Wednesday, April 3, 2013

Napoleon's Dynamite. A Berliner Weisse: Two Ways. An Experiment in Taste and Speed.

Berliner Weisse is one of my favorite styles of beers. I had my first a number of years back at Stone Brewing's 2nd annual sour fest. It was a sweltering, humid day in July. Although many of the beers were tart and refreshing the Berliner was just outstanding at quenching my thirst and not getting me too wasted. That was before Berliner Weisse "blew up". The next version I had was the Bruery's Hottenroth. That beer woke me up to a whole new version of Berliner Weisse. In addition my homebrew buddy Pat made an amazing batch that he served at our house warming party almost 5 years ago. Since then I try and make at least one batch a year, usually in time for summer. In the past I have built up a starter of a commercial strain of lactobacillus and pitched that for about 48 hours before pitching a clean ale yeast. This has worked very well for me in the past. However, it does take some time to get sour enough. On a side note I usually brew a batch of Gose with the bacteria/yeast cake left over from the berliner.

This year I had some extra time on my hands and decided to test two methods of making Berliner Weisse. I have heard good and bad things regarding sour mashes for Berliners and so I figured I would do a side-by-side experiment. I would sour mash one Berliner (which should allow for a nice sour beer, in a much faster time frame. may have some off flavors, not as complex) and I would do a more traditional version where I pitch a commercial lacto strain and then after ~48 hours at warm temps I cool it down and pitch a clean ale yeast (which should be more complex, less chance for off flavors, be nice and sour, but takes longer). We will see how the results turn out.

Here is an overview of my procedure:
-16# of grain into the mash tun, 8# 2-Row and 8# of Wheat Malt, mashed at 150F for 35 minutes.
- Drain off first runnings and collect.
-Sparge mash and collect second runnings (this was 8 gallons final).
-I split that 8 gallons into two parts. 4 gallons went back into the mash and 4 gallons stayed in the kettle.  I then added 1.5 gallons of water to the kettle. I added a pitcher full of ice to the mash to cool it down closer to 100F (I only got it down to 125F, I tok the temp tonight and it was down to 110F, in addition the grain had risen above the liquid level and the funky aromas were starting to form.) I wish I had pictures.
-The sour mash will hold at ~100F for 48 hours. I added about a half pound of crushed grain to the mash tun as well to introduce some healthy lacto.
-Kettle Half was hopped and boiled for 15 minutes, cooled to 80F, and the lacto was pitched. after 48 hours I will cool and add clean ale yeast.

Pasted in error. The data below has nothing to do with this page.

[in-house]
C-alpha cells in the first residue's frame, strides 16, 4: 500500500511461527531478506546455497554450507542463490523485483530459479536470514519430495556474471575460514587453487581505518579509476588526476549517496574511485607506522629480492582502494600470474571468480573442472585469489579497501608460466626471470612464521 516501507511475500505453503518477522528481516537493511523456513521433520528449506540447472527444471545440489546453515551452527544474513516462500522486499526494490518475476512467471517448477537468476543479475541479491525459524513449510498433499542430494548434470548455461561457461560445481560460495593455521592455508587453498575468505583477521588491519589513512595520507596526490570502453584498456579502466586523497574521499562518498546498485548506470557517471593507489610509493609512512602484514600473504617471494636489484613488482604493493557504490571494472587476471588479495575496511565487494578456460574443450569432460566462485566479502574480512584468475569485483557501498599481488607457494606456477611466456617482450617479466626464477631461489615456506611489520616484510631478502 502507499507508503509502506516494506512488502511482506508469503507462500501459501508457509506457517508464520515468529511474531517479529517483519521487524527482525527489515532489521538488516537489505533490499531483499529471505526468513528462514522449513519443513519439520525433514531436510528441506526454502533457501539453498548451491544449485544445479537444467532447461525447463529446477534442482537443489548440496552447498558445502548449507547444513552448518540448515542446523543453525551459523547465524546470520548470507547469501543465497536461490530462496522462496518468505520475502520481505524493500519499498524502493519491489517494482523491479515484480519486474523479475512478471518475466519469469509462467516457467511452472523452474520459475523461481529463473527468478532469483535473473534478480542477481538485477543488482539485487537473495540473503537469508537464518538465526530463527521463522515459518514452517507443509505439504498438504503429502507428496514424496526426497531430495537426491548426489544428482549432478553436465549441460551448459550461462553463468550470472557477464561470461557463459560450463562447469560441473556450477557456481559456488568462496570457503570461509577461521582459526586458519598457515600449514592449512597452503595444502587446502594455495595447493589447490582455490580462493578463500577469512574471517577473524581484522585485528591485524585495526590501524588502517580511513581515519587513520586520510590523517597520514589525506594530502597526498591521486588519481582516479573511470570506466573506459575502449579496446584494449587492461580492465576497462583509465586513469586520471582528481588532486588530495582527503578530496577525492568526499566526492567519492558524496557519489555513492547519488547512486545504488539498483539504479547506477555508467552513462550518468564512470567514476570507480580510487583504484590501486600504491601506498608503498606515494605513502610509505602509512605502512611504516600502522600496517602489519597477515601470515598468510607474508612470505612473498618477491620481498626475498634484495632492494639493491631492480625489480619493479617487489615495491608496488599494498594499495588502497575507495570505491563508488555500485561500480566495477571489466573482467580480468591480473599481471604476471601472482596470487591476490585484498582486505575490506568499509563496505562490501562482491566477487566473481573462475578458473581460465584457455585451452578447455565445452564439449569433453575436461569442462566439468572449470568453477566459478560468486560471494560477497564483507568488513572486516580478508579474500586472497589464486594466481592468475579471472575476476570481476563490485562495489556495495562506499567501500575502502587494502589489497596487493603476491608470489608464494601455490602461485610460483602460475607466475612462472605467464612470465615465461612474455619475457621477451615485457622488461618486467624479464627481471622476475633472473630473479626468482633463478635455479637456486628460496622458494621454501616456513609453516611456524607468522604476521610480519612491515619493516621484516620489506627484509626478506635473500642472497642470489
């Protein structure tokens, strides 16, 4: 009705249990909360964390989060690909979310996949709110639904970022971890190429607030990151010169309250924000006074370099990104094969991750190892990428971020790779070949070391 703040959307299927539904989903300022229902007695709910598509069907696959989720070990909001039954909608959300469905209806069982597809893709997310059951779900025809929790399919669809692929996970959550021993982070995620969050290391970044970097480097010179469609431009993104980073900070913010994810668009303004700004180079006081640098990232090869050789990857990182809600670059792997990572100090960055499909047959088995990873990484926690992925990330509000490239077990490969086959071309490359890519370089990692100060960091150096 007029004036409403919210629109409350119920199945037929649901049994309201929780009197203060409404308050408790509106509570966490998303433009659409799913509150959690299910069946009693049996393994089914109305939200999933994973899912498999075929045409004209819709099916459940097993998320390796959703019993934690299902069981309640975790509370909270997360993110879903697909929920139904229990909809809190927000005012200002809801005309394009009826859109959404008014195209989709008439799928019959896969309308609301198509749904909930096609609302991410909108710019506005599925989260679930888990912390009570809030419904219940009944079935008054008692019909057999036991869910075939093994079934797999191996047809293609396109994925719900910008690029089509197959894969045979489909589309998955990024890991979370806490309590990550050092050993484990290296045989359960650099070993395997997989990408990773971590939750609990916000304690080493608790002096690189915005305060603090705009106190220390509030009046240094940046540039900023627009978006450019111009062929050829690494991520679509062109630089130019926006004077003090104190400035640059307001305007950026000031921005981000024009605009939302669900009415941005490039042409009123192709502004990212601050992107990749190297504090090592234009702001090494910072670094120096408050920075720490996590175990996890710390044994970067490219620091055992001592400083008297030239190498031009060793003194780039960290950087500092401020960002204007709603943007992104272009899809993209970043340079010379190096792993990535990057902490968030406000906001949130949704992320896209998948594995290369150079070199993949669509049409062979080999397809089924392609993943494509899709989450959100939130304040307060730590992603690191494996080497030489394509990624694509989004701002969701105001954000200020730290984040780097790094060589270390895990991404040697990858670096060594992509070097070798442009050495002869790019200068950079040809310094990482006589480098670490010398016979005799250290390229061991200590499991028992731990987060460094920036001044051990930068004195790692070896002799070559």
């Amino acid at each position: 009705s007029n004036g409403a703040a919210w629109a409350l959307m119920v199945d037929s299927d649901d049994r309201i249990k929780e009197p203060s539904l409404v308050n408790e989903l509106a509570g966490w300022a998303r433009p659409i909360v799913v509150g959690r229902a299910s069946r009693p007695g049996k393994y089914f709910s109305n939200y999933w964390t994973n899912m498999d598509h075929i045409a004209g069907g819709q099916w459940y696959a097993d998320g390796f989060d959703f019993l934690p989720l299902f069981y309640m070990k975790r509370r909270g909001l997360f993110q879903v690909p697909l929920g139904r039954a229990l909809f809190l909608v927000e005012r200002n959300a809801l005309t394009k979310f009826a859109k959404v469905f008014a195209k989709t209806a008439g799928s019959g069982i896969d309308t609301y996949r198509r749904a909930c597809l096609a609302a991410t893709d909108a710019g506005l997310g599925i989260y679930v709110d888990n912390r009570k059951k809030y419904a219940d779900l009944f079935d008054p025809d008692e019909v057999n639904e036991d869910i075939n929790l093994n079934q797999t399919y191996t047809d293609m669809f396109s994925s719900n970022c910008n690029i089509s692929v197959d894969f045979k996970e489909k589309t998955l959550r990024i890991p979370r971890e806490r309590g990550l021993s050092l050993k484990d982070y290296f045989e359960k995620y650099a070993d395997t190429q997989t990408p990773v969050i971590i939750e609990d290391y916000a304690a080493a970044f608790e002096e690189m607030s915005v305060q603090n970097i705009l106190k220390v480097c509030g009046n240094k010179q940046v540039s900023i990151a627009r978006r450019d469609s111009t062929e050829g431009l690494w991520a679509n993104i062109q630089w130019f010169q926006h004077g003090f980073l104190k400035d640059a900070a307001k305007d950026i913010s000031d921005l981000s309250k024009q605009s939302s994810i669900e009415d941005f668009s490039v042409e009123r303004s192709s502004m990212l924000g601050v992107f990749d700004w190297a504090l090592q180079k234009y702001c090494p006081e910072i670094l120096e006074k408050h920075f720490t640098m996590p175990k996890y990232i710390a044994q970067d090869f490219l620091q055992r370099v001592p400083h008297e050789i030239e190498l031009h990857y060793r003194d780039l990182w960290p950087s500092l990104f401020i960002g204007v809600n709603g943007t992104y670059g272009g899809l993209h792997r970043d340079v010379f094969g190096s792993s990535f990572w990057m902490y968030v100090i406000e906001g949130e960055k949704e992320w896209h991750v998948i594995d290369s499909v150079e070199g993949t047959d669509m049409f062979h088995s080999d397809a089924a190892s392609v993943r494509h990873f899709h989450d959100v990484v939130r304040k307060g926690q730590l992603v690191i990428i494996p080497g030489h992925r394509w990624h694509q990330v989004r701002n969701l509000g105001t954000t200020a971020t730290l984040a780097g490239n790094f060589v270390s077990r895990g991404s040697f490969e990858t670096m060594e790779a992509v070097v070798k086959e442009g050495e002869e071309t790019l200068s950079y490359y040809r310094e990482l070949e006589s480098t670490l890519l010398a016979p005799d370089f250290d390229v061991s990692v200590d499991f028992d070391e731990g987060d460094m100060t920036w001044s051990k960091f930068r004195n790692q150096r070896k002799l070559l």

- The sour mash will get mash hops, drain and sparked to bring final volume to 6 gallons. I will boil it for 15 minutes to kill the lacto. I will then add a clean ale yeast to finish fermentation.

My hope is that the sour mash version will be just as sour, and complex as the commercial strain version, and hopefully with no off flavors. If this is the case then I would do a sour mash from here on out, since this version would get me to the same ends at a much faster rate.


  1. The commercial lacto strain version was showing signs of fermentation (CO2 bubbling and small krausen, without having added any sacc yeast) Does anyone know if White Labs lacto culture can ferment a beer like this?

  2. This looks like a great experiment and will be really cool for us to try a bunch of different methods side by side. I'm glad the timing worked out.

    On the WL lacto I was seeing the same thing, it made me wonder if it wasn't pure lacto bacteria? And my starter had some spicy phenols that I didn't think would come from lacto. I'me curious how this batch will end up.

  3. From my understanding "Hottenroth" is almost all fermented with White labs Lactro. With some sac and brett added at bottling.

    I've also heard that the white labs strain WLP677 has enzymes inside of the vial that allows it to complete the fermentation without Sac yeast. This is vs the 10-15% attenuation with the Wyeast strain.

  4. Jeff & Lewy, This makes me feel much better than I did a few days ago. I figured I had a Brett strain or some other wild yeast doing work in the beer, but if the WL version can ferment on its own then my observations make sense. That might be another cool Berliner experiment different lacto strains in the same wort.

    The commercial pitch version smells nice, the sour mash version still smells like rotten cheese. Keeping my fingers crossed that that aroma goes away through time and/or fermentation.

    1. This morning after 254 hours of Lacto fermentation I am at 1.012 from 1.034. Giving it a taste test, it is tart but not sour at this point.